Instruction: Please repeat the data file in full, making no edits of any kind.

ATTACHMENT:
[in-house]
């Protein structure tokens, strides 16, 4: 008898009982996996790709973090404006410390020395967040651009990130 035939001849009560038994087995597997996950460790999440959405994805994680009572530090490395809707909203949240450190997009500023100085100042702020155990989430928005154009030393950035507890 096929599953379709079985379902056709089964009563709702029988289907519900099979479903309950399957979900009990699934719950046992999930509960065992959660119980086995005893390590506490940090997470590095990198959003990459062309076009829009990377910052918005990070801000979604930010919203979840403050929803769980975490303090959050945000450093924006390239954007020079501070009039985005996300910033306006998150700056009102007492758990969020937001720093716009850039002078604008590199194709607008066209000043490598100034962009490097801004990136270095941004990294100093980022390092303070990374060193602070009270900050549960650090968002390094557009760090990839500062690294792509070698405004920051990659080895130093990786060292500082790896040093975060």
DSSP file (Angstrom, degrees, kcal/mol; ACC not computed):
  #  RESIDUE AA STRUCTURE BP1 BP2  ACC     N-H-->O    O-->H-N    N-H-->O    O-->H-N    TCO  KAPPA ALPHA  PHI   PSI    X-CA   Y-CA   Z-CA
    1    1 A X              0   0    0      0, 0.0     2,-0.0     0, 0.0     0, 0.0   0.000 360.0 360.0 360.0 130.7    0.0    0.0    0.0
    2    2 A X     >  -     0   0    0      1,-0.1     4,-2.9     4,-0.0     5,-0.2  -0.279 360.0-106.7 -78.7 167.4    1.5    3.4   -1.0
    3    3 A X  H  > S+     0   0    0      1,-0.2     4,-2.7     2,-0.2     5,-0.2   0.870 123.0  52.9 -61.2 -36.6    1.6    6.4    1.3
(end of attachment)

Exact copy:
[in-house]
């Protein structure tokens, strides 16, 4: 008898009982996996790709973090404006410390020395967040651009990130 035939001849009560038994087995597997996950460790999440959405994805994680009572530090490395809707909203949240450190997009500023100085100042702020155990989430928005154009030393950035507890 096929599953379709079985379902056709089964009563709702029988289907519900099979479903309950399957979900009990699934719950046992999930509960065992959660119980086995005893390590506490940090997470590095990198959003990459062309076009829009990377910052918005990070801000979604930010919203979840403050929803769980975490303090959050945000450093924006390239954007020079501070009039985005996300910033306006998150700056009102007492758990969020937001720093716009850039002078604008590199194709607008066209000043490598100034962009490097801004990136270095941004990294100093980022390092303070990374060193602070009270900050549960650090968002390094557009760090990839500062690294792509070698405004920051990659080895130093990786060292500082790896040093975060």
DSSP file (Angstrom, degrees, kcal/mol; ACC not computed):
  #  RESIDUE AA STRUCTURE BP1 BP2  ACC     N-H-->O    O-->H-N    N-H-->O    O-->H-N    TCO  KAPPA ALPHA  PHI   PSI    X-CA   Y-CA   Z-CA
    1    1 A X              0   0    0      0, 0.0     2,-0.0     0, 0.0     0, 0.0   0.000 360.0 360.0 360.0 130.7    0.0    0.0    0.0
    2    2 A X     >  -     0   0    0      1,-0.1     4,-2.9     4,-0.0     5,-0.2  -0.279 360.0-106.7 -78.7 167.4    1.5    3.4   -1.0
    3    3 A X  H  > S+     0   0    0      1,-0.2     4,-2.7     2,-0.2     5,-0.2   0.870 123.0  52.9 -61.2 -36.6    1.6    6.4    1.3